The Senate yesterday traced the history of the country's rising level of insecurity to the 1976 Local Government Reforms which it said created a vacuum of intelligence gathering at the grassroots level.
It has, therefore, canvassed for specific roles for traditional rulers in the current move to address the mounting security problems facing the country.
President of the Senate, Dr. Ahmad Lawan, who spoke after being conferred with the Ganuwan Kebbi title by the Emir of Argungun, Alhaji Muhammad Mera, at the National Assembly, submitted that the wave of insecurity bedeviling the country, particularly in the northern part, was caused by vacuum of intelligence gathering at the grassroots created by the 1976 local government reform.
According to him, the removal of traditional rulers from administrative structure of respective local government councils across the country through the reform, created vacuum for intelligence gathering at the grassroots which resulted in all manner of insecurity in the country presently from Boko Haram to banditry and herdsmen/farmers clashes.
Lawal frowned at the removal of traditional rulers from governance, particularly at the local government level by the then military administration in 1976.
According to the Senate president, "The traditional fathers have always been supportive of the government. We from the northern part of the country know in the past that the traditional rulers played a very key stabilising role in administration which is highly needed now.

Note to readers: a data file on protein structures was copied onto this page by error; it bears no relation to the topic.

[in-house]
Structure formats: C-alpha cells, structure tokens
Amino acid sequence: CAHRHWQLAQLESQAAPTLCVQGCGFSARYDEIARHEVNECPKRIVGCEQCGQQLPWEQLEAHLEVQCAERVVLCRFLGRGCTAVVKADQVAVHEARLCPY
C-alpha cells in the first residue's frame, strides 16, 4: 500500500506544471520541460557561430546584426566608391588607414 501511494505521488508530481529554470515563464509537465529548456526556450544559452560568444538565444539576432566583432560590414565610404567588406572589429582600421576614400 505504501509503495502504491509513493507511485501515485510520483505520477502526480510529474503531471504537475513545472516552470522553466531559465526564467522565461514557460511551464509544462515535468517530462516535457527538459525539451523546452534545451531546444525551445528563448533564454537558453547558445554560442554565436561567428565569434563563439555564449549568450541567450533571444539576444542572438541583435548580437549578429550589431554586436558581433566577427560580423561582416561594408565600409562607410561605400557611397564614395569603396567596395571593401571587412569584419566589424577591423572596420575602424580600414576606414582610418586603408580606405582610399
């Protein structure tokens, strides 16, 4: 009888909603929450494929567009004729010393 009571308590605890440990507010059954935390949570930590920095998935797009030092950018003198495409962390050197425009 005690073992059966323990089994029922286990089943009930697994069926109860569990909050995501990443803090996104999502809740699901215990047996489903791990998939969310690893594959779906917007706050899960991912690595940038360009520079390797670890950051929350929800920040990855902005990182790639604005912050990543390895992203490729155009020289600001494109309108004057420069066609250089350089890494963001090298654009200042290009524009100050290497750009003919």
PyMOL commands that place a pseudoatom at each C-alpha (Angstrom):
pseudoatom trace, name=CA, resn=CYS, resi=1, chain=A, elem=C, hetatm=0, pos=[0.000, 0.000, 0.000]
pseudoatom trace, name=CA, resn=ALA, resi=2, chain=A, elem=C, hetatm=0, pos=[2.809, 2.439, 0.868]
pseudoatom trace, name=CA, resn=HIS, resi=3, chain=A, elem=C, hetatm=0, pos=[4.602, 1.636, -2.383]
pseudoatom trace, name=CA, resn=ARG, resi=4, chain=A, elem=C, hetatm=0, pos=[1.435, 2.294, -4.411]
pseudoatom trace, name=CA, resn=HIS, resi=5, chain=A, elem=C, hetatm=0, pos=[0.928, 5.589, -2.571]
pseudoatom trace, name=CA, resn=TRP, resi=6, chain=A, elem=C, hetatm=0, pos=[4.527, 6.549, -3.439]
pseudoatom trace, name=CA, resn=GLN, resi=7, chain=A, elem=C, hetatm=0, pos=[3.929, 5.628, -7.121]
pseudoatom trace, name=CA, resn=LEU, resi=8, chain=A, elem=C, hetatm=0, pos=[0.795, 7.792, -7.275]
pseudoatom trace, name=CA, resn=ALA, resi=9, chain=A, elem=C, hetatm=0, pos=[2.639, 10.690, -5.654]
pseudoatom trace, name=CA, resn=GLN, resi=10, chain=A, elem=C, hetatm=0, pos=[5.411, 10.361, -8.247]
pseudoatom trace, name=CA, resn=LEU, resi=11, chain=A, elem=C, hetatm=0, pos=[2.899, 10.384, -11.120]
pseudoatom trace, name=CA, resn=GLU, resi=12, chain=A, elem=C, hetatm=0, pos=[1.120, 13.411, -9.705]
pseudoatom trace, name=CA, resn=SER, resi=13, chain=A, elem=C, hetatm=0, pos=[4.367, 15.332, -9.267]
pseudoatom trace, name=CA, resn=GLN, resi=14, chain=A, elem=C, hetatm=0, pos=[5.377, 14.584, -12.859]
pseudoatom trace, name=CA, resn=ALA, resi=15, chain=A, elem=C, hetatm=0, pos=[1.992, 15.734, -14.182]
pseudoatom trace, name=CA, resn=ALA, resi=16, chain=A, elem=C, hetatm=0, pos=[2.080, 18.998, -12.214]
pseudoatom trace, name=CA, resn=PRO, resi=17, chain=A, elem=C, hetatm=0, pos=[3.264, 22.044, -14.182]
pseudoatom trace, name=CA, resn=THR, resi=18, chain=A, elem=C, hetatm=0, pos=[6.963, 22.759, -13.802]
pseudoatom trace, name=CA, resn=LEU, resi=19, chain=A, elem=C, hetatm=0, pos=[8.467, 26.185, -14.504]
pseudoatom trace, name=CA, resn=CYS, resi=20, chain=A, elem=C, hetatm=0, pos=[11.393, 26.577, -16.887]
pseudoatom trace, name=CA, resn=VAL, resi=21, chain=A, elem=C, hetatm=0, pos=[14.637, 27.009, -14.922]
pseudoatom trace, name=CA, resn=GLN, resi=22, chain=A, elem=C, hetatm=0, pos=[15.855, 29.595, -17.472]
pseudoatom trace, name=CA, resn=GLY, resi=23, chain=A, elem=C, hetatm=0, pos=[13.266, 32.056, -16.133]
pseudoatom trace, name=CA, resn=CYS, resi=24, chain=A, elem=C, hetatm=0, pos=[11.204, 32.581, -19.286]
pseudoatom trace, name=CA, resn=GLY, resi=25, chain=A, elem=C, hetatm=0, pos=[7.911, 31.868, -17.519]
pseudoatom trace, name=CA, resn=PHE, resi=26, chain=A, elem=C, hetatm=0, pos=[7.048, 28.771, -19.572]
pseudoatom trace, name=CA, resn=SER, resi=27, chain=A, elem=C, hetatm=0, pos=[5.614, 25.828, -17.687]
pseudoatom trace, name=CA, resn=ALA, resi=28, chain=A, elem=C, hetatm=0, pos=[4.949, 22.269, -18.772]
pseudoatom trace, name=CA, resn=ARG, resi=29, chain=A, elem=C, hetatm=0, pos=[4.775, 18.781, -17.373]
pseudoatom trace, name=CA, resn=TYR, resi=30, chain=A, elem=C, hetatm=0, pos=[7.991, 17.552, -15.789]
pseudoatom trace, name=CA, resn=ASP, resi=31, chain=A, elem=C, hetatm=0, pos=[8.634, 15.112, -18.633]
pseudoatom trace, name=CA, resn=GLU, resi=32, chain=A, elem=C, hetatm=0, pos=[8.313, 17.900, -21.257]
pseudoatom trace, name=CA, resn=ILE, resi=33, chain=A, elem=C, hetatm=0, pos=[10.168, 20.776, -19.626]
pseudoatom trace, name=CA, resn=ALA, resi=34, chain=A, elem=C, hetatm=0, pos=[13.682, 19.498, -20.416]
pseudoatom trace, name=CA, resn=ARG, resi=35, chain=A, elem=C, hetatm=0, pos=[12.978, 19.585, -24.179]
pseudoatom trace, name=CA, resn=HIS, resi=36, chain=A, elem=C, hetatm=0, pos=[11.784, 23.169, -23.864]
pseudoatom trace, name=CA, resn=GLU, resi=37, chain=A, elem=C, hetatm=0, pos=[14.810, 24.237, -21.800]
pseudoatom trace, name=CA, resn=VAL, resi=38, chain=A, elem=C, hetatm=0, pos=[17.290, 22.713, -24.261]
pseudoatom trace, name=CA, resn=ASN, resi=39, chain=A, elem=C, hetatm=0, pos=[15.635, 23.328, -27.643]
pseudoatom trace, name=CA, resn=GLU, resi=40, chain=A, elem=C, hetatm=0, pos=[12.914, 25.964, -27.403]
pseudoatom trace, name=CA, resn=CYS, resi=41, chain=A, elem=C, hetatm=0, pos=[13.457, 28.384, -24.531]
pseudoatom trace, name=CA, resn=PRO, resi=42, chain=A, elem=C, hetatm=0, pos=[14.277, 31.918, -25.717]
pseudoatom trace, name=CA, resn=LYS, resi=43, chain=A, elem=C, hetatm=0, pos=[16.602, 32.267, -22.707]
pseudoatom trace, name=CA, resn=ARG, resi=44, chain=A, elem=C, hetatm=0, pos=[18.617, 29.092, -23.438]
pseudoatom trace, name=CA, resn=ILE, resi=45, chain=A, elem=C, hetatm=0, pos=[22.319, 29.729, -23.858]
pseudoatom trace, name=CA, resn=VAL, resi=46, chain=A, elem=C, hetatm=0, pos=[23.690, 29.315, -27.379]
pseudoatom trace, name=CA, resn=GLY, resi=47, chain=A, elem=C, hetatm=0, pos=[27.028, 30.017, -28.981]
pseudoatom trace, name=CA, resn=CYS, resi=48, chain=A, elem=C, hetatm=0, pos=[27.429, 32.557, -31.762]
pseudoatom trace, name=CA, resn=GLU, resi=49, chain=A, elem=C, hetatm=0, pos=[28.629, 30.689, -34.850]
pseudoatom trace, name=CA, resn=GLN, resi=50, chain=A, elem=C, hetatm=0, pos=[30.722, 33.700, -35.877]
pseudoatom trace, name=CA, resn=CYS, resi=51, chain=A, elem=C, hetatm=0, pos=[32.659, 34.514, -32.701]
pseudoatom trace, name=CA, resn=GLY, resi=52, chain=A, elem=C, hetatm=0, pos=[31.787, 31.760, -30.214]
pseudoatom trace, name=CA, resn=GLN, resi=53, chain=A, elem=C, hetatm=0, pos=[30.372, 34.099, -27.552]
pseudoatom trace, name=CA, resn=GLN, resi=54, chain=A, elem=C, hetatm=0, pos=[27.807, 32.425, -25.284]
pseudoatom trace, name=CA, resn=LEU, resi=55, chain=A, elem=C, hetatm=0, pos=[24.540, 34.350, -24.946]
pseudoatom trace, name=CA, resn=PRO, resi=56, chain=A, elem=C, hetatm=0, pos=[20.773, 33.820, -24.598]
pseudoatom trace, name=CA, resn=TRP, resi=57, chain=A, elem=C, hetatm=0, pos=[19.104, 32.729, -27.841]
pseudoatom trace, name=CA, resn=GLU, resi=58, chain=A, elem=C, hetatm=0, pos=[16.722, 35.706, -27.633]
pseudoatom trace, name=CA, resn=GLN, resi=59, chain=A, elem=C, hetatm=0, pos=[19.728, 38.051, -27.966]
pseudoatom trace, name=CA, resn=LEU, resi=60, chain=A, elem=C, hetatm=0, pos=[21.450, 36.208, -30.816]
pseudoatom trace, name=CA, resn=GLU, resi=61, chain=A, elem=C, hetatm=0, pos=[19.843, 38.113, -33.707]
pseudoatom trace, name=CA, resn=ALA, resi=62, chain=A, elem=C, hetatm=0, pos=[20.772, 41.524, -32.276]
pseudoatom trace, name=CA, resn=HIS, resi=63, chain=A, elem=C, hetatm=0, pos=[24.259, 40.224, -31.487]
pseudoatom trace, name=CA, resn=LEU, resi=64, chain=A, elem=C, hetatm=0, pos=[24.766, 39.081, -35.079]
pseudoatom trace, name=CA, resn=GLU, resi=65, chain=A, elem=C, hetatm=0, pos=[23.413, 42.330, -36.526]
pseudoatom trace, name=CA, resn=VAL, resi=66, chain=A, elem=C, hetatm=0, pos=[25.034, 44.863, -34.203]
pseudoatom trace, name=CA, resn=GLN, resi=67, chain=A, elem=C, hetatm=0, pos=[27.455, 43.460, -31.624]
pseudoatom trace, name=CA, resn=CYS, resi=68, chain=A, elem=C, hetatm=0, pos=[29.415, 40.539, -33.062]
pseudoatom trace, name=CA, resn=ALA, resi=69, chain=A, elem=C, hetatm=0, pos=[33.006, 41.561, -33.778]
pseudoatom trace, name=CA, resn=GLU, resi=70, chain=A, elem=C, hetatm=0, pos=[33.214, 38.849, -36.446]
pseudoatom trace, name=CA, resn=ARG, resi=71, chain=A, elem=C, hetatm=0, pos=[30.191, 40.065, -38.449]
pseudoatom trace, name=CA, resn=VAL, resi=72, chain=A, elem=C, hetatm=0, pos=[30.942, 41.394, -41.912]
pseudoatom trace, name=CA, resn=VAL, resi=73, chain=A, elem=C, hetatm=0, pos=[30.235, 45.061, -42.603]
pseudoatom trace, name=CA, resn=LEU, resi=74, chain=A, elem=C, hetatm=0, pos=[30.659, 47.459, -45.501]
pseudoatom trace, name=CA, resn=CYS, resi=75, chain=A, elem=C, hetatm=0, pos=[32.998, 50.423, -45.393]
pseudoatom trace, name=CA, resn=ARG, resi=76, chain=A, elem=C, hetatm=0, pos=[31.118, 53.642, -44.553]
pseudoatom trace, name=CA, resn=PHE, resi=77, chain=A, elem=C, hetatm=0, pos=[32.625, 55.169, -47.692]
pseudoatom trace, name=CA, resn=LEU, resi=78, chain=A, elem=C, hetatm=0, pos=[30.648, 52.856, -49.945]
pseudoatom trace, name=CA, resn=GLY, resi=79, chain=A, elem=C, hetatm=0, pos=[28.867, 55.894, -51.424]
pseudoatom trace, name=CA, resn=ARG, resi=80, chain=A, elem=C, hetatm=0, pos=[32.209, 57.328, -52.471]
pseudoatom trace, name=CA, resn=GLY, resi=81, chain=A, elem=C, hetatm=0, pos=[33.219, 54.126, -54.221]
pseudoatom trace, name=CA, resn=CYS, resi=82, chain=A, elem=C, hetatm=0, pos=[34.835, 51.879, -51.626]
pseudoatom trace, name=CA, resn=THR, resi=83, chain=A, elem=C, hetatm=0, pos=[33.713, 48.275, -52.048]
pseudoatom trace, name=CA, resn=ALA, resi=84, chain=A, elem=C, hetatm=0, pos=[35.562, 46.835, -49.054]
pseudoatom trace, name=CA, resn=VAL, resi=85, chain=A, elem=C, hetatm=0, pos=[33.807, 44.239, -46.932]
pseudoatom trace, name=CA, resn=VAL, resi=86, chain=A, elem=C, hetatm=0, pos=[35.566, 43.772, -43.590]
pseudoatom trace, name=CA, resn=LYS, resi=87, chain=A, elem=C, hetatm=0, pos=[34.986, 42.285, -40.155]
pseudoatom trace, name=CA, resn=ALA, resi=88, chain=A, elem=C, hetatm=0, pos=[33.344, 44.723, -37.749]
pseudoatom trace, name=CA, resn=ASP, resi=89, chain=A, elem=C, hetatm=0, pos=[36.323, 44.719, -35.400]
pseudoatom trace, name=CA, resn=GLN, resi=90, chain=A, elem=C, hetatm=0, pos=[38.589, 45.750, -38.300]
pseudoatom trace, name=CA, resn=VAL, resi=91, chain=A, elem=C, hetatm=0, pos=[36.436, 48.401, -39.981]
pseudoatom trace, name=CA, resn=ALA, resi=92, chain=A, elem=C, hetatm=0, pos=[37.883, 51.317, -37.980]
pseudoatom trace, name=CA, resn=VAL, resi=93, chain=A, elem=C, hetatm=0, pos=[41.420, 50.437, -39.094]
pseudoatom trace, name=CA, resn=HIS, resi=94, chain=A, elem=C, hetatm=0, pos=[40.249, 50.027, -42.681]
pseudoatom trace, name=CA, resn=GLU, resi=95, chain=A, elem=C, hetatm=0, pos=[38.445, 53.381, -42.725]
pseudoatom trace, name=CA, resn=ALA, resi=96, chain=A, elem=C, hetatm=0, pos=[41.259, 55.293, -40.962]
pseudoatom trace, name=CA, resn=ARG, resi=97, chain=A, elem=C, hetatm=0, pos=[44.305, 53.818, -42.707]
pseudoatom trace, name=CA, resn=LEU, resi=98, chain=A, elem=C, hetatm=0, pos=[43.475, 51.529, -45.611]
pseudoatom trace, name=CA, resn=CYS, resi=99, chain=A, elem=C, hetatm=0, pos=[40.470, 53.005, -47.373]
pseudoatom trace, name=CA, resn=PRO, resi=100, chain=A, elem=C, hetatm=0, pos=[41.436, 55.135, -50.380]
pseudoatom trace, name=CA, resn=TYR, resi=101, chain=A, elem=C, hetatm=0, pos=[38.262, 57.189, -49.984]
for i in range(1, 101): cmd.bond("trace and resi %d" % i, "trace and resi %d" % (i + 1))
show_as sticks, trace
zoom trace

"In fact, we need to have a proper formal role given to them, and more especially with the current security situation in the country. I am sure that the traditional rulers can provide a lot of support for the government and security agencies in fighting and winning the insecurity challenges that we have today."
Also speaking to journalists on the problem of insecurity in the country at the sideline of the ceremony, the Leader of the Senate, Yahaya Abdullahi, said the 1976 local government reforms laid the unfortunate foundation particularly in the North.
According to him, as far as intelligence gathering and the required mechanism of fighting crime at the grassroots are concerned in the North, traditional rulers, and by extension, the various Emirates, are the best solutions to the crisis.
He explained that before the 1976 local government reform, the rates of crime and criminalities in the North were low because of the active roles played by traditional rulers then.
"Unfortunately, the 1976 local government reform removed the traditional rulers from active role in governance at the grassroots and invariably created vacuum for effective intelligence gathering which has snowballed into big problem of insecurity in the entire North today as regards the Boko Haram, banditry, herders and farmers clashes among others.
"There is need to restore their role because there can be vacuum in power if you deny a group of people of required power or responsibilities; those unexpected will rush in to fill the vacuum as it is the case in the North now.
"Fortunately, the process of constitution amendment is ongoing, and would provide the opportunity for stakeholders in the country to fashion out constitutional role for traditional rulers at the local government level," he said.